I've got a killer case of boredom and the cure is more Wonder Woman
So I saw Batman v Superman last night. Ugh.
I considered it my civic duty. As bad as all the reviews have been—and they undersell just how bad this stinker is—we do live in the democracy of the dollar. I think a big opening weekend gross for this film is our best shot at getting a decent superhero film out of DC comics in the future. So I went.
This movie is a lifeless, shambling zombie that just won’t die. I don’t like speaking ill of the dead (or the undead, I guess), so instead I’ll focus on the one character in the whole two-and-a-half-hour death march that shows some spark: Wonder Woman.
It turns out she’s the perfect case study for director Zack Snyder, because everything he gets right about her is everything he gets wrong about the rest of the film. For one thing, she’s the only character to have fun. If there’s a future to DC Comics filmdom, Wonder Woman will be its Thor. She understands the joy of the worthy opponent, of being outmatched and outmuscled, of being well and truly walloped.
She’s also mysterious, while everyone else is just baffling. Snyder doesn’t seem to understand the difference. He invites questions about all of the characters, and that’s a good first step, but few of the questions are interesting and most of them are left unanswered. Mystery requires intriguing questions (so not, for instance, “Why does Lex Luthor care about Batman at all?”) that actually get satisfactory answers (so not, “Maybe he wants a proxy to fight Superman, though then we’d have to explain why he tries so hard to keep Kryptonite out of Batman’s hands…”).
I can’t say Wonder Woman’s moral motivations are clear, but at least they’re not totally self-refuting. That’s not true of anyone else. This film is supposed to be a moral drama pitting Superman’s idealism versus Batman’s grim justice. Instead we’re left with Super-utilitarianism versus Bat-utilitarianism, and neither of them is all that good at the utilitarian calculus. Both of them kill indiscriminately, and Batman’s only edge on Superman seems to be that he doesn’t claim otherwise. (Superman flat-out lies about it.)
By contrast, Wonder Woman is the only hero to show any concern for civilian casualties. Superman spews heat-vision willy-nilly, throws bad guys through inhabited buildings, and generally lays waste to any urban center around him. His most egregious kill comes almost as soon as he steps onstage: we all know he’s faster than a speeding bullet, yet instead of plucking said bullet out of the air he chooses to bash down walls with the shooter. Batman shows the same disregard for human life (and with a particular penchant for machine guns and high explosives, no less, making him more like the Punisher than the Batman we all know and love). Compare these reckless testosterone junkies to Wonder Woman, who fights with sword in hand—a deadly weapon, so she’s ready to kill, but only those she can stand with toe-to-toe.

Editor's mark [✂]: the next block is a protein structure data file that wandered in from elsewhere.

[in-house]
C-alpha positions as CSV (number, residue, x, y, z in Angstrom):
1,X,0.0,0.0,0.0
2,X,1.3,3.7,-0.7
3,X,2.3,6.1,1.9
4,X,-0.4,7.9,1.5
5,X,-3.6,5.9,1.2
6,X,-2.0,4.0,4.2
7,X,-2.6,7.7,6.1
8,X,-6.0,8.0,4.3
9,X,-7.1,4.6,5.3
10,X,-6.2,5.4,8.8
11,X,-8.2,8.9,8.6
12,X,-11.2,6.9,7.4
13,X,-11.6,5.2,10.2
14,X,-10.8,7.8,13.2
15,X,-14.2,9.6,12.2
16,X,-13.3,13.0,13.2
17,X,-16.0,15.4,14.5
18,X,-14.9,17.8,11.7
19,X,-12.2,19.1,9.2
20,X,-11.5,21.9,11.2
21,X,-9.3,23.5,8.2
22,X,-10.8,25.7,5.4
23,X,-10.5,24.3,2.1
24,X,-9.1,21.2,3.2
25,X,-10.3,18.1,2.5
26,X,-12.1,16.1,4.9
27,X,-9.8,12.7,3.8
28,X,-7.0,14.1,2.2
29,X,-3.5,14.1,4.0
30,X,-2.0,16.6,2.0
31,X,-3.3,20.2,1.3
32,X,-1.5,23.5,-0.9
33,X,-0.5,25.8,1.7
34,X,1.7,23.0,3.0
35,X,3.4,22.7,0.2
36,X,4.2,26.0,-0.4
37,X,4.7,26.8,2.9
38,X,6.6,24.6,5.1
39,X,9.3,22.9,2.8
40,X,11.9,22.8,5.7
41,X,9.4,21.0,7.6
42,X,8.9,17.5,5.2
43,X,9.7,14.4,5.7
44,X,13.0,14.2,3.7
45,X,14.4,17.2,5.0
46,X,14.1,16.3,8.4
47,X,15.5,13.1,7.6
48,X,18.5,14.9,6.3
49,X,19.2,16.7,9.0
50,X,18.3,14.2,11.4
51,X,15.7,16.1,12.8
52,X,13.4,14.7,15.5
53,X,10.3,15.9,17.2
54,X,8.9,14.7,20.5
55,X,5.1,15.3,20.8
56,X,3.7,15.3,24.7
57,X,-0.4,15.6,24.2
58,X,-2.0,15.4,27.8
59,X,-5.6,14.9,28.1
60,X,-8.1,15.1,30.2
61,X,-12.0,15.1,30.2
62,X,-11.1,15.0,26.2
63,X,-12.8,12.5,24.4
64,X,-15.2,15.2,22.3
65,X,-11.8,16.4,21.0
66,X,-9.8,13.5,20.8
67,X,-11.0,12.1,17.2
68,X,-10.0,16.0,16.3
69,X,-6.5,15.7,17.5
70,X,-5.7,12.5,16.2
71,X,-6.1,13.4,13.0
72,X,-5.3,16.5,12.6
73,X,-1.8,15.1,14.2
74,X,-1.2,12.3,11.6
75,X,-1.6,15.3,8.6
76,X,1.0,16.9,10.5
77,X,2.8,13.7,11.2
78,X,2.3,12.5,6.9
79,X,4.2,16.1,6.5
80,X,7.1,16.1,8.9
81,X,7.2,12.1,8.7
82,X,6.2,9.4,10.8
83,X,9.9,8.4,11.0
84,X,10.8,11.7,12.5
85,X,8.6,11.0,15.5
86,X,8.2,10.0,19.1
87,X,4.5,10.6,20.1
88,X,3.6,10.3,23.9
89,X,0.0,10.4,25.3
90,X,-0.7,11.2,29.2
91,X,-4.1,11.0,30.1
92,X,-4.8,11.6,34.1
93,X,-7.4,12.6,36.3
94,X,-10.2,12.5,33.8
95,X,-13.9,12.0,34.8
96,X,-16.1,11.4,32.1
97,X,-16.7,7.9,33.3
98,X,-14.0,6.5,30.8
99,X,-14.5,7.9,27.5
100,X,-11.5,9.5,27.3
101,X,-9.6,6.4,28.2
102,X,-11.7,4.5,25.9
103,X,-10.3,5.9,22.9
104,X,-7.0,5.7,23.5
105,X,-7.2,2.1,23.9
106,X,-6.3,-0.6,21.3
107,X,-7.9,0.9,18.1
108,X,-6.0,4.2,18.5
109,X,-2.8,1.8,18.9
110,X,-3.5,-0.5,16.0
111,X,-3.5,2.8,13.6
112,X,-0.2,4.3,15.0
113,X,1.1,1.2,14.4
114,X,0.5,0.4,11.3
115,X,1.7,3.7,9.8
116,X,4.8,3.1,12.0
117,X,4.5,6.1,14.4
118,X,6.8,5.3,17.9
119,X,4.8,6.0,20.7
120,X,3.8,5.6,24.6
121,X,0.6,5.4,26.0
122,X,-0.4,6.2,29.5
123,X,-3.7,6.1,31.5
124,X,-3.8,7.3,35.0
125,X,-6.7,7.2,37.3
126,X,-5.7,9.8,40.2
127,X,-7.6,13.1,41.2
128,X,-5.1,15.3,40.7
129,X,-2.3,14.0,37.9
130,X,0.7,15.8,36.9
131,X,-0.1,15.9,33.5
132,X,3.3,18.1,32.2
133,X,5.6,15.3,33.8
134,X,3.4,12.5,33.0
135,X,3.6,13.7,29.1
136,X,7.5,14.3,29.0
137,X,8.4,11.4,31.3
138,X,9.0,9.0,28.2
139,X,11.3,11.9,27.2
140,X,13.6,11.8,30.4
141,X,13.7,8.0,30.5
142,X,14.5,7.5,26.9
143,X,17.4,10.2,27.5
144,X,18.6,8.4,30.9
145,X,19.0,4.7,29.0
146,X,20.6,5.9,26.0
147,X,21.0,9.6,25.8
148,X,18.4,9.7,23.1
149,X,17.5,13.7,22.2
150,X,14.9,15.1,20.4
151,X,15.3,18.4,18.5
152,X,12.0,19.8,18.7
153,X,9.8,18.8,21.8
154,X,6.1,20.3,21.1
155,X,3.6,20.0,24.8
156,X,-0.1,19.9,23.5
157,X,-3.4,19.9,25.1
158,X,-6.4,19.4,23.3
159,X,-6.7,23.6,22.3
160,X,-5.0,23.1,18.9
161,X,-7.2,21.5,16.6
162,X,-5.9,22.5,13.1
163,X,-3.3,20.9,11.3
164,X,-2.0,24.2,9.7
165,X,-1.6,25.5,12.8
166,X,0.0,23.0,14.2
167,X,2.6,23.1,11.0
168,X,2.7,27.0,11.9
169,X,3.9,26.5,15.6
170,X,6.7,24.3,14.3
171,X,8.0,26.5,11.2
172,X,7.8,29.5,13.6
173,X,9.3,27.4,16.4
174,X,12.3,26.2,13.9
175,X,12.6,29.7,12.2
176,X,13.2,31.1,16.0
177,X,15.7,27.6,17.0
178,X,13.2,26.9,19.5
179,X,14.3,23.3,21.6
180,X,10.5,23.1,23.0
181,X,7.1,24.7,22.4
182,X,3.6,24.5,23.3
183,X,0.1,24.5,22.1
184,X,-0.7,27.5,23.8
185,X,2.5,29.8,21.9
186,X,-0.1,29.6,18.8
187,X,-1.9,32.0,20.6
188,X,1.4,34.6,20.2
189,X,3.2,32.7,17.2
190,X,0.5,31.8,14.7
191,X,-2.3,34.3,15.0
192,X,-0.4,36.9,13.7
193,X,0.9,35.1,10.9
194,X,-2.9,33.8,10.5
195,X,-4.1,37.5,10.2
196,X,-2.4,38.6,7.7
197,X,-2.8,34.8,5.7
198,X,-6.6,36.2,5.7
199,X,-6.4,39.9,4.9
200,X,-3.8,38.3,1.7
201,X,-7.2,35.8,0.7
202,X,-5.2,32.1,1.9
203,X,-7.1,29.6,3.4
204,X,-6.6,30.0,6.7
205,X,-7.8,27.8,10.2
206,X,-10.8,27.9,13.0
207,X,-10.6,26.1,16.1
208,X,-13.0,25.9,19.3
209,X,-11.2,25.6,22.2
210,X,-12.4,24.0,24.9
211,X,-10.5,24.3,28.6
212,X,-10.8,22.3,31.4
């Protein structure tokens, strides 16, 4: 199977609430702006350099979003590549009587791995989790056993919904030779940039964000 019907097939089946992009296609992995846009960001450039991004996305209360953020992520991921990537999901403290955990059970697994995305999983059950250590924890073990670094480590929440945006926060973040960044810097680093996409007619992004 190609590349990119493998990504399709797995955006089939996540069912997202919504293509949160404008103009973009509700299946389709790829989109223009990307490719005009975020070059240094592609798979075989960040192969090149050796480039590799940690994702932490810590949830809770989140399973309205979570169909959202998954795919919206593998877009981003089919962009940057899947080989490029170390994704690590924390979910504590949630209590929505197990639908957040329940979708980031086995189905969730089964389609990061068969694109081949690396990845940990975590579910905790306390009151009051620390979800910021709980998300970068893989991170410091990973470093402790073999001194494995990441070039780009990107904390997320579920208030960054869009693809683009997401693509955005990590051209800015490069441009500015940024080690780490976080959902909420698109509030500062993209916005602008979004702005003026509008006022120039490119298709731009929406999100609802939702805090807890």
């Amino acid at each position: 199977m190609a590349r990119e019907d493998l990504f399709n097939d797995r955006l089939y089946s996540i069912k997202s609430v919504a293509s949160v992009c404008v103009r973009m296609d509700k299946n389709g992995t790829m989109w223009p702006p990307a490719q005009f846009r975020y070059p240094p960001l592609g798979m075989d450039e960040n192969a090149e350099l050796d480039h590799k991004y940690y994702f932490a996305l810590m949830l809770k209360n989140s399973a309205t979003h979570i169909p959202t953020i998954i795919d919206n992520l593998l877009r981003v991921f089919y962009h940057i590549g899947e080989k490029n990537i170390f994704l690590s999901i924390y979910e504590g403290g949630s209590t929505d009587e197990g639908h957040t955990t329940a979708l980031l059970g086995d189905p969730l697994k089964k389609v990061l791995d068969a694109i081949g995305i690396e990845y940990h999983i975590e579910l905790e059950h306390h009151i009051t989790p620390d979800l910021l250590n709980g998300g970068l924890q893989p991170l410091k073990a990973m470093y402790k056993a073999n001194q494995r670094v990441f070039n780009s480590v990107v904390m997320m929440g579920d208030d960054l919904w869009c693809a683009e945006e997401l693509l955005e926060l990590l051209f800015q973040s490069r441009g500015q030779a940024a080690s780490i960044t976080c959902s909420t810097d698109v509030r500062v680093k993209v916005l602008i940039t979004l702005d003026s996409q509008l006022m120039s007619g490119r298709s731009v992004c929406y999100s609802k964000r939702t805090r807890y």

Wonder Woman is also the only hero in the film not to be vexed by disjointed dream sequences. All of these raise more questions than they answer, and they all hint at the sequels Snyder wants to but can no longer be allowed to direct. Fans who know what Darkseid’s parademons are and who know the Flashpoint storyline are the only ones to have any hope of recognizing what the hell these scenes are about, and all of them will agree that it’s way too early to even give a hint in that direction. One movie at a time, folks.
You’d have thought it was obvious that a superhero movie ought to be fun, that the hero ought to have some mystery to her, that we should discover the truths underlying the mysteries, and that the hero ought to be, you know, heroic. Wonder Woman is the only one who’s a hit on all counts. The real tragedy is that she only gets seven minutes of screen time, less than five actually in costume doing Wonder-Womany stuff.
In all, BvS feels not like an action movie but like an early stage in the storyboarding process. If I had my druthers, the final draft would eliminate the jibber-jabbering Lex Luthor completely, and it also wouldn’t have the most important plot point turn on the fact that the two quasi-heroes both have mothers names Martha. Most importantly, it wouldn’t take itself so goddamn seriously. It would learn a thing or two from Wonder Woman.